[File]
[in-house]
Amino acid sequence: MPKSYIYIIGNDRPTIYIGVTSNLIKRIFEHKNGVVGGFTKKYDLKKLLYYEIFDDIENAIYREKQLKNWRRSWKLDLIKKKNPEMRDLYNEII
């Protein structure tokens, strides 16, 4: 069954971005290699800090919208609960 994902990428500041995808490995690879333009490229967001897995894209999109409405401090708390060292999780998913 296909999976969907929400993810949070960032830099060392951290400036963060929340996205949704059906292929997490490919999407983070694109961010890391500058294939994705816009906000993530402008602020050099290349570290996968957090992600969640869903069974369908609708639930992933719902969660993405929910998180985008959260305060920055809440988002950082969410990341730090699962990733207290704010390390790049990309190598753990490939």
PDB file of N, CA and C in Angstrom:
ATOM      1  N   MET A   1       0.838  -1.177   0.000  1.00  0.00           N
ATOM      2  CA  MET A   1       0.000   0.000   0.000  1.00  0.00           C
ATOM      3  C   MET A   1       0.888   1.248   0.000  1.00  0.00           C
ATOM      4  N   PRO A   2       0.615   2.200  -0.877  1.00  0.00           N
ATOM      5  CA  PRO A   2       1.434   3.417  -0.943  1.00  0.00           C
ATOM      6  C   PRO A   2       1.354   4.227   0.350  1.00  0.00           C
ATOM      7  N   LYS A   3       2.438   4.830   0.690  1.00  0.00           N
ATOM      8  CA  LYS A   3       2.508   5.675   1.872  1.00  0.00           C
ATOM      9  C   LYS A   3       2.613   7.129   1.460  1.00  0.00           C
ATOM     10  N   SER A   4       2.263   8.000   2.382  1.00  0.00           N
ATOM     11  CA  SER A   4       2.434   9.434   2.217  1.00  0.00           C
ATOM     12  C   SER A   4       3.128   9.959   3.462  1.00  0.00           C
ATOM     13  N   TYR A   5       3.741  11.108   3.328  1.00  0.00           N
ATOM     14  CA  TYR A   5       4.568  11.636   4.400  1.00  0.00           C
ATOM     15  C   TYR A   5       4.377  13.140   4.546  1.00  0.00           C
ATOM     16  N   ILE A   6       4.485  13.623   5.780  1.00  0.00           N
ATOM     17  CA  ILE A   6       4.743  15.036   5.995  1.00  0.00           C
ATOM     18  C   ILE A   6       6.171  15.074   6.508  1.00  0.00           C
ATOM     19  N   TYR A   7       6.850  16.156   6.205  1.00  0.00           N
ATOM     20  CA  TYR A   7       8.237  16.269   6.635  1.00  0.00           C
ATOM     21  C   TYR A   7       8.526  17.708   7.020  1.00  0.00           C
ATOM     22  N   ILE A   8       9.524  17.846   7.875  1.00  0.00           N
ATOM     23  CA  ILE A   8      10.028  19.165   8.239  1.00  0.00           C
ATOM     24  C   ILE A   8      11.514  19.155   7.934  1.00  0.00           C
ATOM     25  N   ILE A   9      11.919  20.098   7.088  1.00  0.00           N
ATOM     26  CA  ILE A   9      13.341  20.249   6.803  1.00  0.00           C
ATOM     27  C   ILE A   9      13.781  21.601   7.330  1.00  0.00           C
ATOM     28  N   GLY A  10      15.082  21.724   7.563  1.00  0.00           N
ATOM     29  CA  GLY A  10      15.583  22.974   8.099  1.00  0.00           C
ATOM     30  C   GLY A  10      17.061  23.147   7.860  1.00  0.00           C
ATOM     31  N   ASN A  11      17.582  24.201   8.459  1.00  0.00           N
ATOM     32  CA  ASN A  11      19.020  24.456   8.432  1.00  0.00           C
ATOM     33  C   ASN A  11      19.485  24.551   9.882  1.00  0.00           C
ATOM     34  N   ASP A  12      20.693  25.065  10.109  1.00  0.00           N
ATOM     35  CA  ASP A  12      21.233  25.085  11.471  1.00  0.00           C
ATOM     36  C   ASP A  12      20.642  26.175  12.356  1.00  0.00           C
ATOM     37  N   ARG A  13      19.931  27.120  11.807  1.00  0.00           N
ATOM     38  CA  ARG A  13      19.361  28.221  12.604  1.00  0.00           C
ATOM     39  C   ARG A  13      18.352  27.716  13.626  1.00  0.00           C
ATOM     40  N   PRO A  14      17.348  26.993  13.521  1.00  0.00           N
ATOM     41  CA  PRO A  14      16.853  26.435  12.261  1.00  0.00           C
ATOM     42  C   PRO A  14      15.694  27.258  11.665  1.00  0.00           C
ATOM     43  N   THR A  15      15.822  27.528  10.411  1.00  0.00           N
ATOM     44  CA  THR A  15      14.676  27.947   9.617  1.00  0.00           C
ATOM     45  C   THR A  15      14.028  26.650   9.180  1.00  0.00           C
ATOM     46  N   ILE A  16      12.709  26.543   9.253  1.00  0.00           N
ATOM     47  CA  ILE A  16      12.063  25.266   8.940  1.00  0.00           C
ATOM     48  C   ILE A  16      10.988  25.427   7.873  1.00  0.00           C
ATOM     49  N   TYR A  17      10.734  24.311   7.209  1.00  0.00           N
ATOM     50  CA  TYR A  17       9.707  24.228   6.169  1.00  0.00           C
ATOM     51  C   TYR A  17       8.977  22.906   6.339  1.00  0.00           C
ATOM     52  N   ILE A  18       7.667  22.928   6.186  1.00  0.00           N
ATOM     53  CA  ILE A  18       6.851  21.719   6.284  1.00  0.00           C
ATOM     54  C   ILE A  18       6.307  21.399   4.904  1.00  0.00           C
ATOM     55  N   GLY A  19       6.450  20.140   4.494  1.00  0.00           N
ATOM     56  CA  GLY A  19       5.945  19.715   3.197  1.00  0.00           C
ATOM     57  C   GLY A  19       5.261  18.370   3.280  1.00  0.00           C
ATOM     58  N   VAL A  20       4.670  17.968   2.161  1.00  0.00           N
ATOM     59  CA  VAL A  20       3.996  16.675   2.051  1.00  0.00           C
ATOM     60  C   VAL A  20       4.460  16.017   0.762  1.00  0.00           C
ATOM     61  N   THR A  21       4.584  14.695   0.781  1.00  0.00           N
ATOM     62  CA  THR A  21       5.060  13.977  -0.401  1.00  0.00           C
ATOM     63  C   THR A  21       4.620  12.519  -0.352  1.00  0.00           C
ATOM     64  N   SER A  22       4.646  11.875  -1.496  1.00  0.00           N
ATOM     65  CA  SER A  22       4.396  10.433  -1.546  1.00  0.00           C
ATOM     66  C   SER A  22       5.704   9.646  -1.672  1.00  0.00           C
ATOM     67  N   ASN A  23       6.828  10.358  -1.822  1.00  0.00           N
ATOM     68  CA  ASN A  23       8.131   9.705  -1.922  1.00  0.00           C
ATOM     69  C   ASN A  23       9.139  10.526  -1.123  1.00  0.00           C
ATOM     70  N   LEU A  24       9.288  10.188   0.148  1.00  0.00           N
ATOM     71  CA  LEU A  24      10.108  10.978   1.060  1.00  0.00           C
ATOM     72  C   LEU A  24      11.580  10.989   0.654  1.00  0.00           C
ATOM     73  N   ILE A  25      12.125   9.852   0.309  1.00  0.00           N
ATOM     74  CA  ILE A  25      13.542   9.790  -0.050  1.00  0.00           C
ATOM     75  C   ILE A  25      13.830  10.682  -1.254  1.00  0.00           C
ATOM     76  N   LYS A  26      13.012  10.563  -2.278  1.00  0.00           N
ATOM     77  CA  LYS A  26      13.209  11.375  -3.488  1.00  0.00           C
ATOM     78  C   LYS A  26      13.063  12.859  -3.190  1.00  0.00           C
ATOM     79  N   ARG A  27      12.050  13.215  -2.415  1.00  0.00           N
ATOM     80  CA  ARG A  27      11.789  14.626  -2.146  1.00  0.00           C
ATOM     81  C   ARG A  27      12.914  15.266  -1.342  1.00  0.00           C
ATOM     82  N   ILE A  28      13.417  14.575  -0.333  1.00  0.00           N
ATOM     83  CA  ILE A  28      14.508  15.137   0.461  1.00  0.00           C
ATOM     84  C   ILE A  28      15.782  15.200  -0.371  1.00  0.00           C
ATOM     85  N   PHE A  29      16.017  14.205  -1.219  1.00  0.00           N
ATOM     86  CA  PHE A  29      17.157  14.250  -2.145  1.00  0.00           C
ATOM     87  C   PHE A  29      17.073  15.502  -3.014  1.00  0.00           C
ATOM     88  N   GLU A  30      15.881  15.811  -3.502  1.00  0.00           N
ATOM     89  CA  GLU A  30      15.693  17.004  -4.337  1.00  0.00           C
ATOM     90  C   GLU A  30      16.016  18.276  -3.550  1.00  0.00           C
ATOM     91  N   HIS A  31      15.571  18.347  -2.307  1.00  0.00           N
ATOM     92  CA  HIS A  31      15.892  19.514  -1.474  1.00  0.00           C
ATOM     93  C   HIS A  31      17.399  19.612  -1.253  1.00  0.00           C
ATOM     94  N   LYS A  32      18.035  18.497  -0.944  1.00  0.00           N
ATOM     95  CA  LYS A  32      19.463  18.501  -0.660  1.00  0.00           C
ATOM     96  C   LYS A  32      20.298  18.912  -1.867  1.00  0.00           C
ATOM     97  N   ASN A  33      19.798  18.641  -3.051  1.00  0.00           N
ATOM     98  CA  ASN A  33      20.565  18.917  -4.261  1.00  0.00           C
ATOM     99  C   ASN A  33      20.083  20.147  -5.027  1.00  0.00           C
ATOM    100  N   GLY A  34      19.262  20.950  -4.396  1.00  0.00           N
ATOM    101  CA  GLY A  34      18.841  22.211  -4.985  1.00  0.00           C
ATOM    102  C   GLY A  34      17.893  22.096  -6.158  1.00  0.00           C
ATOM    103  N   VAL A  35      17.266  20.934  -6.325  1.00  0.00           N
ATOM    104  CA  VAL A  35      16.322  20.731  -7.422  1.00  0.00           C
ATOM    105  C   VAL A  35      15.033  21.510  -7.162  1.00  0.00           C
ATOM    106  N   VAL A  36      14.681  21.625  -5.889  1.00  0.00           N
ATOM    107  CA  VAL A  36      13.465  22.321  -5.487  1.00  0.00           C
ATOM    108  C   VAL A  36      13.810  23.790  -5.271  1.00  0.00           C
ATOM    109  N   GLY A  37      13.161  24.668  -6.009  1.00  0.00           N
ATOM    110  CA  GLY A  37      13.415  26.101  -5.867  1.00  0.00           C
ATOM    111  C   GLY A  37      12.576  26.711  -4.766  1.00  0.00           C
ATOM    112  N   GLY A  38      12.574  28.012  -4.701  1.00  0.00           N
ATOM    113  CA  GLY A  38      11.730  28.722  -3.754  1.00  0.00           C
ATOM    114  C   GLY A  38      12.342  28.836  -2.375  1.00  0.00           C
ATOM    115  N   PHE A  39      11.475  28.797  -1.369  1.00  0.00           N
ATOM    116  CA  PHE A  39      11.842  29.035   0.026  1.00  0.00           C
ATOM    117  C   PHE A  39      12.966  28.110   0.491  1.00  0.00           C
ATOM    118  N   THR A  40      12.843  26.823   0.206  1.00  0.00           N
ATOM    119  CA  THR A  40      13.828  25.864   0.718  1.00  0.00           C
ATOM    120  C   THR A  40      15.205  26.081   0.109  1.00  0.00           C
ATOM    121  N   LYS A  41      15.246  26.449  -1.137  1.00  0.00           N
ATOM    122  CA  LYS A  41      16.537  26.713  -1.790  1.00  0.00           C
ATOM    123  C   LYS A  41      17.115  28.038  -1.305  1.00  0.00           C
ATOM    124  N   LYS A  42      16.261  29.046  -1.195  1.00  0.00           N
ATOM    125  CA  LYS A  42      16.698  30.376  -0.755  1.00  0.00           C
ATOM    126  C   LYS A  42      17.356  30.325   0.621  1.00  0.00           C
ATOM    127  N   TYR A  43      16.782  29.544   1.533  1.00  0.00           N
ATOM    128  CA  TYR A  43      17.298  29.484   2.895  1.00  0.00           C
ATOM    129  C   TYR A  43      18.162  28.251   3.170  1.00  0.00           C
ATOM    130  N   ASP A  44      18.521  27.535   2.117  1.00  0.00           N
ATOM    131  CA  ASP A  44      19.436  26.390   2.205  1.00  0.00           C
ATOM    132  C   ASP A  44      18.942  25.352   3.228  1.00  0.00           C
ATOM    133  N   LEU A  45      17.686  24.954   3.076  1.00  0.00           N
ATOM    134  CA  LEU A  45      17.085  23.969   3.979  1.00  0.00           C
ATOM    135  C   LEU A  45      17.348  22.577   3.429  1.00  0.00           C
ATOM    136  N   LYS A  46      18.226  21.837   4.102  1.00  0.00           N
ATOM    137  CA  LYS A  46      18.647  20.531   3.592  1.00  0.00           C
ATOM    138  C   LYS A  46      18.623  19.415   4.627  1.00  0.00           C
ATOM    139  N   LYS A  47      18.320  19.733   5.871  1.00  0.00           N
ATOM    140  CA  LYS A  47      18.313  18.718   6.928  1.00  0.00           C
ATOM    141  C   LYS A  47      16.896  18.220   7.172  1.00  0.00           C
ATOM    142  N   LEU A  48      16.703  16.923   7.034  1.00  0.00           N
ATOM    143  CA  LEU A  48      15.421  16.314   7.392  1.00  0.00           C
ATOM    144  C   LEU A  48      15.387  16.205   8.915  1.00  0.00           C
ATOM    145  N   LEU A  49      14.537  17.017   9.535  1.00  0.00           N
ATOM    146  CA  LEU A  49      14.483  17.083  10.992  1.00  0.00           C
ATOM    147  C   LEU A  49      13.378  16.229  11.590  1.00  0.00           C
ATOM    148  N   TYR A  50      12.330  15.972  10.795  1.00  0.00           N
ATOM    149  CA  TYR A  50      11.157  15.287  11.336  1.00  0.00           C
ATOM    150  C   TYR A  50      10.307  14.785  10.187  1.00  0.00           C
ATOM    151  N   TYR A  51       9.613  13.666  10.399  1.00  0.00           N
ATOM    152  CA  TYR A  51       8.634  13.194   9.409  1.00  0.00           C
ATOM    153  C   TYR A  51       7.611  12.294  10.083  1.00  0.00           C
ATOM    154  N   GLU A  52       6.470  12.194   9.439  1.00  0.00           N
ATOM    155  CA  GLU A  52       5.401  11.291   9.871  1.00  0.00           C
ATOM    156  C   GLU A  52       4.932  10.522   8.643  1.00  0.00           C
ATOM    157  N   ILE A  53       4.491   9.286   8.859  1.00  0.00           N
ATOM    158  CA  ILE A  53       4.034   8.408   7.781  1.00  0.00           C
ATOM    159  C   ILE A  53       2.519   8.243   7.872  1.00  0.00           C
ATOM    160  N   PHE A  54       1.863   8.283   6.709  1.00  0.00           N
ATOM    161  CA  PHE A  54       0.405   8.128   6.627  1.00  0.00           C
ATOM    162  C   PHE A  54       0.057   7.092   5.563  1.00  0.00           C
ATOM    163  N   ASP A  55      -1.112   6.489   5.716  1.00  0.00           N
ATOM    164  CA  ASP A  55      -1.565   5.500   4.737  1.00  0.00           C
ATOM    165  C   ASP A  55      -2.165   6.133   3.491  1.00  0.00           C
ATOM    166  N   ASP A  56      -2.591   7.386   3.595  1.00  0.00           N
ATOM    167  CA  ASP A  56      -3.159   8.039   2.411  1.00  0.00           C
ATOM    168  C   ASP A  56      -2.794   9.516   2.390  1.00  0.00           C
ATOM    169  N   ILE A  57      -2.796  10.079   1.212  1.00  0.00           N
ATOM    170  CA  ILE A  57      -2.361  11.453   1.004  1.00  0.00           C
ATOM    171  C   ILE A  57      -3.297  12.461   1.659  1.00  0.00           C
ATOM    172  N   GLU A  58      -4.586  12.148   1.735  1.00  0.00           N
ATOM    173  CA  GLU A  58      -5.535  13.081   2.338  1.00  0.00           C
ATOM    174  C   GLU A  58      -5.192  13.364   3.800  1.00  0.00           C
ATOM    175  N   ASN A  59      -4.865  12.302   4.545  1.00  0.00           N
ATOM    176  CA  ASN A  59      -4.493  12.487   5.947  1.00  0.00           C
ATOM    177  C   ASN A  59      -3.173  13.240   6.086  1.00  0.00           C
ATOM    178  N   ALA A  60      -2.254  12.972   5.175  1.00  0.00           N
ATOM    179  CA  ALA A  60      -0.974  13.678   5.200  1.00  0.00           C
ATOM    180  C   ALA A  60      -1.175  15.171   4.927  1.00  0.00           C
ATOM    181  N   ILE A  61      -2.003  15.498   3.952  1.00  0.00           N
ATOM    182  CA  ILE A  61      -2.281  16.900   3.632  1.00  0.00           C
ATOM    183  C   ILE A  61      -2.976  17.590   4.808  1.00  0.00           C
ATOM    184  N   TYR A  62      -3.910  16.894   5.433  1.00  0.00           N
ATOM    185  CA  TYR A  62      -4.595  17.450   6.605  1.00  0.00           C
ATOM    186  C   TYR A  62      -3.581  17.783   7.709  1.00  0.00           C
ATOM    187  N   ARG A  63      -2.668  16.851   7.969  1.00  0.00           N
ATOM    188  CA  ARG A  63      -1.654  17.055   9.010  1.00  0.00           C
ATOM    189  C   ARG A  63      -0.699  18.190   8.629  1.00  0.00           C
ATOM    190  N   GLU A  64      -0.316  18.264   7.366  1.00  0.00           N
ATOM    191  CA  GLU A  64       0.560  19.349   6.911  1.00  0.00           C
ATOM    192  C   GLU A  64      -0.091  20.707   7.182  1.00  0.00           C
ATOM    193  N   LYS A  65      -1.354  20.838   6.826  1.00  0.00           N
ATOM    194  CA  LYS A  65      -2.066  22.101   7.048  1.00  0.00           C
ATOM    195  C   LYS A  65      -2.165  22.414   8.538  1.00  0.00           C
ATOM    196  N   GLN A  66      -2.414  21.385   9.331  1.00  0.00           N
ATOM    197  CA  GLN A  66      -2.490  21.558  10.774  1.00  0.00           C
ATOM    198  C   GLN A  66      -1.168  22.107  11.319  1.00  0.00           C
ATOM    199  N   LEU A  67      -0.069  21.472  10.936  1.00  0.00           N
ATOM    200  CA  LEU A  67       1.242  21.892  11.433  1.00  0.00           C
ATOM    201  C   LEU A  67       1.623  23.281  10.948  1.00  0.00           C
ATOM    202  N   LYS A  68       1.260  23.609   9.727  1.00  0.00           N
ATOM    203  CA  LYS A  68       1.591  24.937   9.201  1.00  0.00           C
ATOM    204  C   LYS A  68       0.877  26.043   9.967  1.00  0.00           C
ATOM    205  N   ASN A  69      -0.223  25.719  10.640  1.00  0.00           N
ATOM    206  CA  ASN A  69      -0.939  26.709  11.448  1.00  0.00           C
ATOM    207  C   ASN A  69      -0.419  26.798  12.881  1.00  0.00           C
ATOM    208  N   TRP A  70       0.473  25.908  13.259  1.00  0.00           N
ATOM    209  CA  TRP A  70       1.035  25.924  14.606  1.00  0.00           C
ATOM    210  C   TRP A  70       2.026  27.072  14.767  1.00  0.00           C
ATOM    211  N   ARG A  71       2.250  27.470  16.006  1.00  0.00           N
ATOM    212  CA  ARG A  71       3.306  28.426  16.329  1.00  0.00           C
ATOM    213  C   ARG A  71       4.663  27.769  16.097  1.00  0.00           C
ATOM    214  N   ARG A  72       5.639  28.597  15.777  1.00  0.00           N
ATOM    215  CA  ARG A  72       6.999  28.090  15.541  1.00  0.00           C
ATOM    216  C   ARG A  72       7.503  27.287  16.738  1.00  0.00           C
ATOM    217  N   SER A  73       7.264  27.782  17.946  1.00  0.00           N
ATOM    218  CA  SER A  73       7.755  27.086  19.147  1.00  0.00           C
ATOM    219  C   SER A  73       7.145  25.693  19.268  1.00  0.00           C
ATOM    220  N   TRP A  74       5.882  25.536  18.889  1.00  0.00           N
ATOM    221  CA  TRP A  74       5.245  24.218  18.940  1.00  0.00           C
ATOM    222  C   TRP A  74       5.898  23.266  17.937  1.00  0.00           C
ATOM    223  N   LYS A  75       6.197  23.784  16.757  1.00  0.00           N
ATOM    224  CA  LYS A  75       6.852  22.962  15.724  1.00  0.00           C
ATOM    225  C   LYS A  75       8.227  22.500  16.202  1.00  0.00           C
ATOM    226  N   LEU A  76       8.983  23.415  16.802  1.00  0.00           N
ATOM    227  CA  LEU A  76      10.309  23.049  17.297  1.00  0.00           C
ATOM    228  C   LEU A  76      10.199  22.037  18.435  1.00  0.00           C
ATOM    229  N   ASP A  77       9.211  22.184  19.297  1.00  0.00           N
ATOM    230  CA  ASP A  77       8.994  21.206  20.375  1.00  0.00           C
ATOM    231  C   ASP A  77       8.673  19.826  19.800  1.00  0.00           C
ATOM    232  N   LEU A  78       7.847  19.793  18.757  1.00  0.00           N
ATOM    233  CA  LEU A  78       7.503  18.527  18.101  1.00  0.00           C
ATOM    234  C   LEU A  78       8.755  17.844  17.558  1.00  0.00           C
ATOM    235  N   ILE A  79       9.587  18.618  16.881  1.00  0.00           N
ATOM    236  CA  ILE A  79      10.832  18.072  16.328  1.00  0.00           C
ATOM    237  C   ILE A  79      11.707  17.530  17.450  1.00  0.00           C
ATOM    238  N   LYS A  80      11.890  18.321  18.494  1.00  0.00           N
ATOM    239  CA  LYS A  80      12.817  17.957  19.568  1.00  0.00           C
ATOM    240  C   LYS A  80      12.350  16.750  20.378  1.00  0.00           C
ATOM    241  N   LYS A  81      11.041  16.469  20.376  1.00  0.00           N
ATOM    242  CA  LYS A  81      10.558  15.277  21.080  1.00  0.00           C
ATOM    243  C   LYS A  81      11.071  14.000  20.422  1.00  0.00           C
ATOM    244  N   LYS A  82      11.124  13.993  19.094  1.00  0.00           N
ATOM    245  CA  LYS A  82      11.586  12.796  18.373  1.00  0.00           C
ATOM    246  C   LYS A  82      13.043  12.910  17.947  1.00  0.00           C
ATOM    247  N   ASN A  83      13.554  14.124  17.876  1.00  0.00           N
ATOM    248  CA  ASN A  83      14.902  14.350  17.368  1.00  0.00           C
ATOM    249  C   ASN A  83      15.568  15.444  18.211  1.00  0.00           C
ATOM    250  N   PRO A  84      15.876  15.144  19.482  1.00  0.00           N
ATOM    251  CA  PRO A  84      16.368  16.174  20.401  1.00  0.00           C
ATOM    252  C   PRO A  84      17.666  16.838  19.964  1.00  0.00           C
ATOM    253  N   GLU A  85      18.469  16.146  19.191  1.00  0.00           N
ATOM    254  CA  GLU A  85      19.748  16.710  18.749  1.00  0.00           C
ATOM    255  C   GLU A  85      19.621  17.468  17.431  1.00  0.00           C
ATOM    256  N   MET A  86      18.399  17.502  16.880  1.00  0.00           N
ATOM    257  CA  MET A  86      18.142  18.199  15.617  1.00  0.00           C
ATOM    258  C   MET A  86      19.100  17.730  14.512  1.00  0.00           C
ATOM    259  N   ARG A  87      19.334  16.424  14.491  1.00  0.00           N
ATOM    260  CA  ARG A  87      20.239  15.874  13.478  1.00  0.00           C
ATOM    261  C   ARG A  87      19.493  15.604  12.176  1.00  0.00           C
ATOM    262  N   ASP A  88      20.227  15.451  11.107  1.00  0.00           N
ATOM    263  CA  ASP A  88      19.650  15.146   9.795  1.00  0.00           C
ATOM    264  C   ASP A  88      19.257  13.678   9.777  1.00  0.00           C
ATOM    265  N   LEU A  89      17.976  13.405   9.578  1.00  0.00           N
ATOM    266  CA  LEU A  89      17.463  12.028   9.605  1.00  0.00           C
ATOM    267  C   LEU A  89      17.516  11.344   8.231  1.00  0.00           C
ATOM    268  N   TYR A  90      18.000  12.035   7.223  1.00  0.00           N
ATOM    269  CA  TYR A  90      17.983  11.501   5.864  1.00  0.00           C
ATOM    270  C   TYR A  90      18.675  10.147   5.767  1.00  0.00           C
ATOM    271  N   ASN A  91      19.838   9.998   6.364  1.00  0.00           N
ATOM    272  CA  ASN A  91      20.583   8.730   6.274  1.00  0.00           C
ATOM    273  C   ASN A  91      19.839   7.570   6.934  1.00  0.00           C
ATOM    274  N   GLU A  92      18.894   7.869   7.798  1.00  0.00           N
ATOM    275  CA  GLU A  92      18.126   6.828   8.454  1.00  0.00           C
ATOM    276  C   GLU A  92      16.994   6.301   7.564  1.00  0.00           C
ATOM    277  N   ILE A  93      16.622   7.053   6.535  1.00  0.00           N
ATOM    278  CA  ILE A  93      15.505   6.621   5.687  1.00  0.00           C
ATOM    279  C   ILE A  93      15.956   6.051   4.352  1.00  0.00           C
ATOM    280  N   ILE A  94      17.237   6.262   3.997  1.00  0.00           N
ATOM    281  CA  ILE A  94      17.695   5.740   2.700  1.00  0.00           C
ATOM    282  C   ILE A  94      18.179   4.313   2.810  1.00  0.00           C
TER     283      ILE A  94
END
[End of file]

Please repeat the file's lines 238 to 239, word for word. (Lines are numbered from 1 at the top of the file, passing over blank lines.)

ATOM    234  C   LEU A  78       8.755  17.844  17.558  1.00  0.00           C
ATOM    235  N   ILE A  79       9.587  18.618  16.881  1.00  0.00           N